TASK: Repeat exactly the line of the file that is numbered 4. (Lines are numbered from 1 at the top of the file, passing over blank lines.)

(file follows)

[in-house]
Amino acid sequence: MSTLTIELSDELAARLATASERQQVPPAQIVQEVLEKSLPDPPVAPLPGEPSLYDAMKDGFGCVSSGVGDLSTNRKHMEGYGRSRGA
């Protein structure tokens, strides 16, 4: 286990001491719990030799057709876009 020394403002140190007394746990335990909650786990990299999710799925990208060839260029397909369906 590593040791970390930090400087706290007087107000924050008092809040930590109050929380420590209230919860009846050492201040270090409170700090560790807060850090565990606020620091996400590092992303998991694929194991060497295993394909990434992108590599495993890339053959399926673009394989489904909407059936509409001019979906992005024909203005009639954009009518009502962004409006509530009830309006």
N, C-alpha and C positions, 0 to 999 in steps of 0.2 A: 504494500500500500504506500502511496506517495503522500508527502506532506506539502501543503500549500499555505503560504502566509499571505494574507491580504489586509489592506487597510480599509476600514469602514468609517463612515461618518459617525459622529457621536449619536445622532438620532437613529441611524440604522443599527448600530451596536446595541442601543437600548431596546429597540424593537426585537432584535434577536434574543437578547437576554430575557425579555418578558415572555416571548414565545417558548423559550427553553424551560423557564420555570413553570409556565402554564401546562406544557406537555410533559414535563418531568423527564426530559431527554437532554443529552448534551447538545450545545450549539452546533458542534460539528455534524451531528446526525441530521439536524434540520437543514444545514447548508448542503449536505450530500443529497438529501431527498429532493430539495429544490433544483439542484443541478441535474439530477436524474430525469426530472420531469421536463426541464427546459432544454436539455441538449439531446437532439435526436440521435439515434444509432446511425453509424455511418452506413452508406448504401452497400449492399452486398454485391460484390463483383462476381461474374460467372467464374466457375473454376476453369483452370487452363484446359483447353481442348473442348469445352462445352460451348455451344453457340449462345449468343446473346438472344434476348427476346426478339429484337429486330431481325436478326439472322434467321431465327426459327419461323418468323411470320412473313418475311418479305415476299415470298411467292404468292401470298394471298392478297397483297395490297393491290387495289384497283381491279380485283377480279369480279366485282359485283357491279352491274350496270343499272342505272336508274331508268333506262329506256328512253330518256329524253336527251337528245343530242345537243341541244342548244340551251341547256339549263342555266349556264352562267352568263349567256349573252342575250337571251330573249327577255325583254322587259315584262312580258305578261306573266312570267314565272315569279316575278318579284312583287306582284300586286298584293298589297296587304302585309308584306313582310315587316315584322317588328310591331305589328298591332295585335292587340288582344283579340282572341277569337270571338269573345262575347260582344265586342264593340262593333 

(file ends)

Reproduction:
N, C-alpha and C positions, 0 to 999 in steps of 0.2 A: 504494500500500500504506500502511496506517495503522500508527502506532506506539502501543503500549500499555505503560504502566509499571505494574507491580504489586509489592506487597510480599509476600514469602514468609517463612515461618518459617525459622529457621536449619536445622532438620532437613529441611524440604522443599527448600530451596536446595541442601543437600548431596546429597540424593537426585537432584535434577536434574543437578547437576554430575557425579555418578558415572555416571548414565545417558548423559550427553553424551560423557564420555570413553570409556565402554564401546562406544557406537555410533559414535563418531568423527564426530559431527554437532554443529552448534551447538545450545545450549539452546533458542534460539528455534524451531528446526525441530521439536524434540520437543514444545514447548508448542503449536505450530500443529497438529501431527498429532493430539495429544490433544483439542484443541478441535474439530477436524474430525469426530472420531469421536463426541464427546459432544454436539455441538449439531446437532439435526436440521435439515434444509432446511425453509424455511418452506413452508406448504401452497400449492399452486398454485391460484390463483383462476381461474374460467372467464374466457375473454376476453369483452370487452363484446359483447353481442348473442348469445352462445352460451348455451344453457340449462345449468343446473346438472344434476348427476346426478339429484337429486330431481325436478326439472322434467321431465327426459327419461323418468323411470320412473313418475311418479305415476299415470298411467292404468292401470298394471298392478297397483297395490297393491290387495289384497283381491279380485283377480279369480279366485282359485283357491279352491274350496270343499272342505272336508274331508268333506262329506256328512253330518256329524253336527251337528245343530242345537243341541244342548244340551251341547256339549263342555266349556264352562267352568263349567256349573252342575250337571251330573249327577255325583254322587259315584262312580258305578261306573266312570267314565272315569279316575278318579284312583287306582284300586286298584293298589297296587304302585309308584306313582310315587316315584322317588328310591331305589328298591332295585335292587340288582344283579340282572341277569337270571338269573345262575347260582344265586342264593340262593333 